I love deadlines. I love the whooshing noise they make as they go by.
Douglas Adams, The Salmon of Doubt
Law is frequently a question of deadlines. Points fixed in a calendar, some optimistically scribbled in, some tattooed on a limb. If you are lucky, the deadline is malleable. People might be annoyed, your reputation might suffer, you might miss an opportunity — but with a good enough justification or lawyerly spin you might be able to get away with it.
Other deadlines are imposed by statute, and missing this kind of deadline can end a lawyer’s career. The courts are replete with cases concerning missed deadlines. Sometimes the law will provide for discretion, or exceptional circumstances can be argued, but sometimes the deadline operates as a hard stop. Rights or statuses are extinguished: the end of the road.
UK immigration law, in particular, is built on a structure of deadlines. Permission to enter or stay in the UK is often time limited. A day is fixed for the expiry of that status, and unless action is taken before that date the status will end.
The consequences of missed immigration deadlines have progressively worsened, particularly over the last decade. Irrevocable damage is often caused to an individual’s right to live and work in the UK — with the focus on the termination of rights after an infraction, rather than measures designed to improve compliance.
Overstayers have one chance to fix things
The Home Office will not normally accept an immigration application from an overstayer. If a visa applicant does not have leave to remain, the application will normally be rejected as invalid. (There are exceptions for asylum and human rights applications, but this is not something we are not looking at in this piece.)
There is a general provision which allows the Home Office to accept an overstayer’s application as valid in the following limited circumstances:
the application was made within 14 days of the applicant’s leave expiring and the Secretary of State considers that there was a good reason beyond the control of the applicant or their representative, provided in or with the application, why the application could not be made in-time.
Immigration Rules, paragraph 39E
So there are two fundamental points that have to be engaged for an overstayer to even have their application considered by the Home Office:
1 their late application must be made within 14 days of their leave expiring, AND
2 the Home Office must accept that the person had a good reason beyond their control.
The critical point is that the 14 day deadline is a hard stop. A migrant cannot make a valid application for leave after 14 days, whatever the reason, no matter how compelling, or indeed how mundane but human. Save for a further, fraught application on human rights grounds, they should really leave the UK. In this way, missing a deadline can really mean the end of life here.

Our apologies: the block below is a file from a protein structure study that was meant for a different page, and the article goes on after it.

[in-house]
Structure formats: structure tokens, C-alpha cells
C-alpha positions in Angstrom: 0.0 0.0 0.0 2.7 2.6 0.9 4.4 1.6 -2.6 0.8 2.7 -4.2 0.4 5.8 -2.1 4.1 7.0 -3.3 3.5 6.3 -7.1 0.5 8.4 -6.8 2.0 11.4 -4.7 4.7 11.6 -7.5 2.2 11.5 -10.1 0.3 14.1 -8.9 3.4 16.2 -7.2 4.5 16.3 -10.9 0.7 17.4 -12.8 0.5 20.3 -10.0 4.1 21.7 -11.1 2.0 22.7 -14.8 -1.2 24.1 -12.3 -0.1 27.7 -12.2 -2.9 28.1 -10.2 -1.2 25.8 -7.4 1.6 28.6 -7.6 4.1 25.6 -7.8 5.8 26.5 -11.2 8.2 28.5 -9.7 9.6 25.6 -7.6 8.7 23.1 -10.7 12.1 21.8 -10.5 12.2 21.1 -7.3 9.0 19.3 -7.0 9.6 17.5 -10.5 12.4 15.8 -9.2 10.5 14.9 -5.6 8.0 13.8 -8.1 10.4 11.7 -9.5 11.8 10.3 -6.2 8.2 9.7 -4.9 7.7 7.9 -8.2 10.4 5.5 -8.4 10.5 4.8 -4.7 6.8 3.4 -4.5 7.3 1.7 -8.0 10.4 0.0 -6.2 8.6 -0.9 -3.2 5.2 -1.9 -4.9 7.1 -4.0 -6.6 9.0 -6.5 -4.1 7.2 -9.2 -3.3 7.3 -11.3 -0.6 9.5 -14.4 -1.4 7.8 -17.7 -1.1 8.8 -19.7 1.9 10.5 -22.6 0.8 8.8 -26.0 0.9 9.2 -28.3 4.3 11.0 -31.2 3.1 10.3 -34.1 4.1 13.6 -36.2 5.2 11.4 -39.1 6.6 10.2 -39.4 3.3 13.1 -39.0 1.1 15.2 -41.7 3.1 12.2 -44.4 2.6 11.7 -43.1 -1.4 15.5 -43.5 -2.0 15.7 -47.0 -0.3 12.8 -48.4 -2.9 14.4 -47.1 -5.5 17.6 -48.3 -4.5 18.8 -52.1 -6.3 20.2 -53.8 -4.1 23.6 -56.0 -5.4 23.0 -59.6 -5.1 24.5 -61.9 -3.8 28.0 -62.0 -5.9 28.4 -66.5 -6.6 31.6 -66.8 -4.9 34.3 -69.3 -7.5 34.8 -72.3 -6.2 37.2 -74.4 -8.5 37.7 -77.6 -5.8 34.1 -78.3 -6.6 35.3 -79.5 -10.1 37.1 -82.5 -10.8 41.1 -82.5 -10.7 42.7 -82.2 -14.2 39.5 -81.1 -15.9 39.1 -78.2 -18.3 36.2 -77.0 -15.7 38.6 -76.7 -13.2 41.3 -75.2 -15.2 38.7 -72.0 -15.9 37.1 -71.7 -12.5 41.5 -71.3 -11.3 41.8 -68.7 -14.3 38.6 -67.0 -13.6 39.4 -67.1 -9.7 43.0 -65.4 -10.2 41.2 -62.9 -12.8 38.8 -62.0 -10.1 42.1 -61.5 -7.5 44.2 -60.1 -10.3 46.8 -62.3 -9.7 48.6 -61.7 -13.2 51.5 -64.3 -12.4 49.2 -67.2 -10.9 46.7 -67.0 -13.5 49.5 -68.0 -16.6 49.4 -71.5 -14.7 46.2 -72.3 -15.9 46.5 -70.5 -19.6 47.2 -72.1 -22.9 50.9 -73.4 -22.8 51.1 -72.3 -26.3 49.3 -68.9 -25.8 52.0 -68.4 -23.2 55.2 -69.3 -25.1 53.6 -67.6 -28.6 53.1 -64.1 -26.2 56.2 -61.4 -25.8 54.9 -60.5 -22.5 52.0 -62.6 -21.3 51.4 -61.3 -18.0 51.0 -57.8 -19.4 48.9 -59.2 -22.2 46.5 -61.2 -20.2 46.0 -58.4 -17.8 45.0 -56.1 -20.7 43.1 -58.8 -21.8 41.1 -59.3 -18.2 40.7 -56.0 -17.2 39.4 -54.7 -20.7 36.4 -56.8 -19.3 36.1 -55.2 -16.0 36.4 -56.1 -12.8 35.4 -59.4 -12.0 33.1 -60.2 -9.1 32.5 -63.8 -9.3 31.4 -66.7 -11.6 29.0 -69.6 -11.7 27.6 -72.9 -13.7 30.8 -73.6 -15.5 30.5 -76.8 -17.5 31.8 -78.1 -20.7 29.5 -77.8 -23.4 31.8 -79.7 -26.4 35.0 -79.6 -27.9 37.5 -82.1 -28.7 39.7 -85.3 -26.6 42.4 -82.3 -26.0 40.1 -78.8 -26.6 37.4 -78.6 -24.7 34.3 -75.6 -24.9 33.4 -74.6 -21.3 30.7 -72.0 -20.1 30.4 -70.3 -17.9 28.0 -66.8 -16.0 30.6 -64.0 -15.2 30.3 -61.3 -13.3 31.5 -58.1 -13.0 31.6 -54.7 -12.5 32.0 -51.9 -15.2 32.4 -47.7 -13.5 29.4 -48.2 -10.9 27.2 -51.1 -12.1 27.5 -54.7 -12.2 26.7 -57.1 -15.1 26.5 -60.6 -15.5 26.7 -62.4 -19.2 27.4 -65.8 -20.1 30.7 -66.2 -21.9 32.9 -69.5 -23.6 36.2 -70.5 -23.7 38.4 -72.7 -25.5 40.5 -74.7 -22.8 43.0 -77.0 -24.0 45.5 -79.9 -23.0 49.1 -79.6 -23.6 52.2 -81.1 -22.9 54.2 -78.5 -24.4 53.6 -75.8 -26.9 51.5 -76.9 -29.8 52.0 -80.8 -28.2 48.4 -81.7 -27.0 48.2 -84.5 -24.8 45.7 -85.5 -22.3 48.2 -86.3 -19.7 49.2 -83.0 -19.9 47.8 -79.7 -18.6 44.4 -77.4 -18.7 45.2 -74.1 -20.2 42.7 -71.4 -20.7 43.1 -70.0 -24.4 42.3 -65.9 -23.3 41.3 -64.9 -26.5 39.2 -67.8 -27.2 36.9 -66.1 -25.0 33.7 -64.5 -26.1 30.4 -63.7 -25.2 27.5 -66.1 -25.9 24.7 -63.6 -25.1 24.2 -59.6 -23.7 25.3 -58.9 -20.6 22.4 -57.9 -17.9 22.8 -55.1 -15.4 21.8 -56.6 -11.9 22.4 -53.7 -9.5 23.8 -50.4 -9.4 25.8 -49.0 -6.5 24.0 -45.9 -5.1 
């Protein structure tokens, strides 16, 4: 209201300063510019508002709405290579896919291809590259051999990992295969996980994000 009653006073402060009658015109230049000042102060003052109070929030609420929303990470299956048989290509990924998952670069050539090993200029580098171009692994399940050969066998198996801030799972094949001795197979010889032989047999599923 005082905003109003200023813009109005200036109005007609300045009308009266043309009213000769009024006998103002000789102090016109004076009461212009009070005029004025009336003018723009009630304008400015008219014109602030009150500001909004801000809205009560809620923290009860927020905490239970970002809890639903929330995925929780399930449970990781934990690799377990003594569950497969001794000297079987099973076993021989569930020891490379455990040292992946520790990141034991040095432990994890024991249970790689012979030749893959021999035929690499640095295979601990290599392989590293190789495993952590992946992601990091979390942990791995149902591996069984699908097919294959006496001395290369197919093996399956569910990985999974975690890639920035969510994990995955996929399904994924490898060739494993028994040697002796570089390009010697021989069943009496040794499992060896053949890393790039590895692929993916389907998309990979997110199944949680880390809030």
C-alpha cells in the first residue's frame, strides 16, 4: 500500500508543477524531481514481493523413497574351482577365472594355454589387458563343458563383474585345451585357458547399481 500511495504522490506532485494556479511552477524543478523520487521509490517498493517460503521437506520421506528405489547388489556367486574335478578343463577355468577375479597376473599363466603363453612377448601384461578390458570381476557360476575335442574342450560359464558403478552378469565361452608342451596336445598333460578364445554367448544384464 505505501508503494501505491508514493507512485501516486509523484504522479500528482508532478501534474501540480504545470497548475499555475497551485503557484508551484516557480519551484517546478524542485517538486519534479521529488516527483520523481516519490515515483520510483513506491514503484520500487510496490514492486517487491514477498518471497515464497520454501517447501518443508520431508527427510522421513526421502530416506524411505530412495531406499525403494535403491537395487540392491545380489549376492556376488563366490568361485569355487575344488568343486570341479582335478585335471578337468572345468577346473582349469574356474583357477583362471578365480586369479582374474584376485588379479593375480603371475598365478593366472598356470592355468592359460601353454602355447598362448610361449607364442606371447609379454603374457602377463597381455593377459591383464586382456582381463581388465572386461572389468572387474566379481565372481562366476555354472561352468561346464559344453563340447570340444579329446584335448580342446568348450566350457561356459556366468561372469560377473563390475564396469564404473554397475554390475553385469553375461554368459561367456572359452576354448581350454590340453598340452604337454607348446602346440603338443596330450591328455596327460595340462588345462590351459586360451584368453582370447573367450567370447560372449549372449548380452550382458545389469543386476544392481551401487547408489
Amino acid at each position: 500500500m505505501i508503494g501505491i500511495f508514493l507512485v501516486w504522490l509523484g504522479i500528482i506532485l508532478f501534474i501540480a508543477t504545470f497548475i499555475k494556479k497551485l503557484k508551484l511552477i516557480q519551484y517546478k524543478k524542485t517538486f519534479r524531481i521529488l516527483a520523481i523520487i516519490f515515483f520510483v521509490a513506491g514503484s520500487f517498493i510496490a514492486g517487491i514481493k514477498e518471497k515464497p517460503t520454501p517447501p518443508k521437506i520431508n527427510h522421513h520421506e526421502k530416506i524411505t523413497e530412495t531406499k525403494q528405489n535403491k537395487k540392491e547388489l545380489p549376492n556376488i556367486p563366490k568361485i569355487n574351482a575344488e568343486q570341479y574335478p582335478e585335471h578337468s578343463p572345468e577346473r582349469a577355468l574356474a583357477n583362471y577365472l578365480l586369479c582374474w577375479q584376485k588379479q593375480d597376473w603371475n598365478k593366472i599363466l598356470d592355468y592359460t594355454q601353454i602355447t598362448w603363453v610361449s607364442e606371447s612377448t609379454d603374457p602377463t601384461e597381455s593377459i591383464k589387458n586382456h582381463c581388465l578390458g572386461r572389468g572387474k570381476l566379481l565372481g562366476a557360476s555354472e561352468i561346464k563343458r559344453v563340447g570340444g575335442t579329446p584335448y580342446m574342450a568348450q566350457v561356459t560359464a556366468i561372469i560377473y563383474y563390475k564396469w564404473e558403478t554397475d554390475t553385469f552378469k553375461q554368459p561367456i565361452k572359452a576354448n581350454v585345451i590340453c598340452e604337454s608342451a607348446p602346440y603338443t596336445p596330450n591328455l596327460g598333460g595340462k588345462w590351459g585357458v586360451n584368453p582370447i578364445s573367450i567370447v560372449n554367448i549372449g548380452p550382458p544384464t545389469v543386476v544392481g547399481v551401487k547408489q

There are all sorts of reasons why someone might not apply in time. They might simply forget — who amongst us hasn’t forgotten something important at one time or another? Other reasons might involve illness, bereavement, or an accident. Perhaps a personal crisis of some sort, a relationship breakdown, the death of a beloved pet.
Technical issues can also arise. Most applications must now be lodged and paid for online, and the submission of the form completes the application. If information or documents are not available, some might delay the application, or find they cannot afford to pay the fees. In the case of a sponsored applicant, sometimes the sponsor is unable to issue a certificate of sponsorship in time.
The consequences of overstaying
Knowingly remaining beyond the expiry date of a visa, or more properly limited leave to enter or remain, is technically a criminal offence, although prosecuting overstayers is almost unheard of.
Much more relevant in practice is that overstayers are prohibited from working. This prohibition remains in place even after they have applied for a visa extension, persisting up until (and if) they are granted leave to remain.
Therefore a sponsored worker, who misses their visa expiry date for a very good reason — say the death of a spouse — can legitimately apply to extend their leave within 14 days, but will be prohibited from working for their employer until they are granted leave to remain. If the employee continues to work they will be committing a criminal offence, and if the employer continues to employ them, they could be liable for a civil penalty of up to £20,000 (or prosecution of the employer in some cases).